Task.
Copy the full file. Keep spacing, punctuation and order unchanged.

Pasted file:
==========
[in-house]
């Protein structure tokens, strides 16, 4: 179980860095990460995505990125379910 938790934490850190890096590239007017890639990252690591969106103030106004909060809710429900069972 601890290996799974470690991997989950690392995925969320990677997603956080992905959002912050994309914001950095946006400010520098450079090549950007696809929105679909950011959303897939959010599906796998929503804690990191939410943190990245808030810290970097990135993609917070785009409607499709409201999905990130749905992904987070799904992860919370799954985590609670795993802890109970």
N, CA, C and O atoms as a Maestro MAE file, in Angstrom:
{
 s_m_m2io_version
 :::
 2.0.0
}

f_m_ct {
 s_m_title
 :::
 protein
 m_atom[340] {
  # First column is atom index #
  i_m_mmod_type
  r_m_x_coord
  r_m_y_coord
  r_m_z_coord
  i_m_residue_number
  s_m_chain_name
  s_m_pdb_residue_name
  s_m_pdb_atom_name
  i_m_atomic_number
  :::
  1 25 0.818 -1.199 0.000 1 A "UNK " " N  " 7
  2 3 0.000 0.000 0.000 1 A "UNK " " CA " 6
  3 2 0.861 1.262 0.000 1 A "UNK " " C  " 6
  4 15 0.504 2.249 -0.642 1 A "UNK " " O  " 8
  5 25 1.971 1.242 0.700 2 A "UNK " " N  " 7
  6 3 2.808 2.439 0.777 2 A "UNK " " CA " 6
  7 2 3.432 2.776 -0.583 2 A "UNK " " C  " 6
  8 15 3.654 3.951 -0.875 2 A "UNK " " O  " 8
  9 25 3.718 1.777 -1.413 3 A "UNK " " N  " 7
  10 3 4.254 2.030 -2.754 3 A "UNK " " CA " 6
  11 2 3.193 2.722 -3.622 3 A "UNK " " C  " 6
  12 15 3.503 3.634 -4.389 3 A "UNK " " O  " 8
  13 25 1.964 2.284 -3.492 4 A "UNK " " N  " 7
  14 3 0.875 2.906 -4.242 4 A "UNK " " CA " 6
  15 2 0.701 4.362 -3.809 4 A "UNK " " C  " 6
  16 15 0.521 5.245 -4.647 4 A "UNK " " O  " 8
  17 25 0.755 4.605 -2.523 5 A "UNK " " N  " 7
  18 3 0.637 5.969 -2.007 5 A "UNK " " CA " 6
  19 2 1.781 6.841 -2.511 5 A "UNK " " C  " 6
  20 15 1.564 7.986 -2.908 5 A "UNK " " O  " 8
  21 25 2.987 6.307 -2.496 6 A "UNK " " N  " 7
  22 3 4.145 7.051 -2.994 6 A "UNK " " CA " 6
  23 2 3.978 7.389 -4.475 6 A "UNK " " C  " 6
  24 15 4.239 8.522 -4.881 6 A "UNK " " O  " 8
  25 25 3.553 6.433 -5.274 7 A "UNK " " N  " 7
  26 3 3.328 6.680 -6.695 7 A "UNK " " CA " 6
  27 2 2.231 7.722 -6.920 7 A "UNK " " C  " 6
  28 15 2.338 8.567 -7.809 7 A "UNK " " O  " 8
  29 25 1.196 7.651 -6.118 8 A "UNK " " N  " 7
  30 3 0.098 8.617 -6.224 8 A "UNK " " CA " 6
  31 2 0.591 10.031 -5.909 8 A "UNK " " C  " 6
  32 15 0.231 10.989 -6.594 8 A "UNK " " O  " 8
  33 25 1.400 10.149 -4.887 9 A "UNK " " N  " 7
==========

[in-house]
């Protein structure tokens, strides 16, 4: 179980860095990460995505990125379910 938790934490850190890096590239007017890639990252690591969106103030106004909060809710429900069972 601890290996799974470690991997989950690392995925969320990677997603956080992905959002912050994309914001950095946006400010520098450079090549950007696809929105679909950011959303897939959010599906796998929503804690990191939410943190990245808030810290970097990135993609917070785009409607499709409201999905990130749905992904987070799904992860919370799954985590609670795993802890109970």
N, CA, C and O atoms as a Maestro MAE file, in Angstrom:
{
 s_m_m2io_version
 :::
 2.0.0
}

f_m_ct {
 s_m_title
 :::
 protein
 m_atom[340] {
  # First column is atom index #
  i_m_mmod_type
  r_m_x_coord
  r_m_y_coord
  r_m_z_coord
  i_m_residue_number
  s_m_chain_name
  s_m_pdb_residue_name
  s_m_pdb_atom_name
  i_m_atomic_number
  :::
  1 25 0.818 -1.199 0.000 1 A "UNK " " N  " 7
  2 3 0.000 0.000 0.000 1 A "UNK " " CA " 6
  3 2 0.861 1.262 0.000 1 A "UNK " " C  " 6
  4 15 0.504 2.249 -0.642 1 A "UNK " " O  " 8
  5 25 1.971 1.242 0.700 2 A "UNK " " N  " 7
  6 3 2.808 2.439 0.777 2 A "UNK " " CA " 6
  7 2 3.432 2.776 -0.583 2 A "UNK " " C  " 6
  8 15 3.654 3.951 -0.875 2 A "UNK " " O  " 8
  9 25 3.718 1.777 -1.413 3 A "UNK " " N  " 7
  10 3 4.254 2.030 -2.754 3 A "UNK " " CA " 6
  11 2 3.193 2.722 -3.622 3 A "UNK " " C  " 6
  12 15 3.503 3.634 -4.389 3 A "UNK " " O  " 8
  13 25 1.964 2.284 -3.492 4 A "UNK " " N  " 7
  14 3 0.875 2.906 -4.242 4 A "UNK " " CA " 6
  15 2 0.701 4.362 -3.809 4 A "UNK " " C  " 6
  16 15 0.521 5.245 -4.647 4 A "UNK " " O  " 8
  17 25 0.755 4.605 -2.523 5 A "UNK " " N  " 7
  18 3 0.637 5.969 -2.007 5 A "UNK " " CA " 6
  19 2 1.781 6.841 -2.511 5 A "UNK " " C  " 6
  20 15 1.564 7.986 -2.908 5 A "UNK " " O  " 8
  21 25 2.987 6.307 -2.496 6 A "UNK " " N  " 7
  22 3 4.145 7.051 -2.994 6 A "UNK " " CA " 6
  23 2 3.978 7.389 -4.475 6 A "UNK " " C  " 6
  24 15 4.239 8.522 -4.881 6 A "UNK " " O  " 8
  25 25 3.553 6.433 -5.274 7 A "UNK " " N  " 7
  26 3 3.328 6.680 -6.695 7 A "UNK " " CA " 6
  27 2 2.231 7.722 -6.920 7 A "UNK " " C  " 6
  28 15 2.338 8.567 -7.809 7 A "UNK " " O  " 8
  29 25 1.196 7.651 -6.118 8 A "UNK " " N  " 7
  30 3 0.098 8.617 -6.224 8 A "UNK " " CA " 6
  31 2 0.591 10.031 -5.909 8 A "UNK " " C  " 6
  32 15 0.231 10.989 -6.594 8 A "UNK " " O  " 8
  33 25 1.400 10.149 -4.887 9 A "UNK " " N  " 7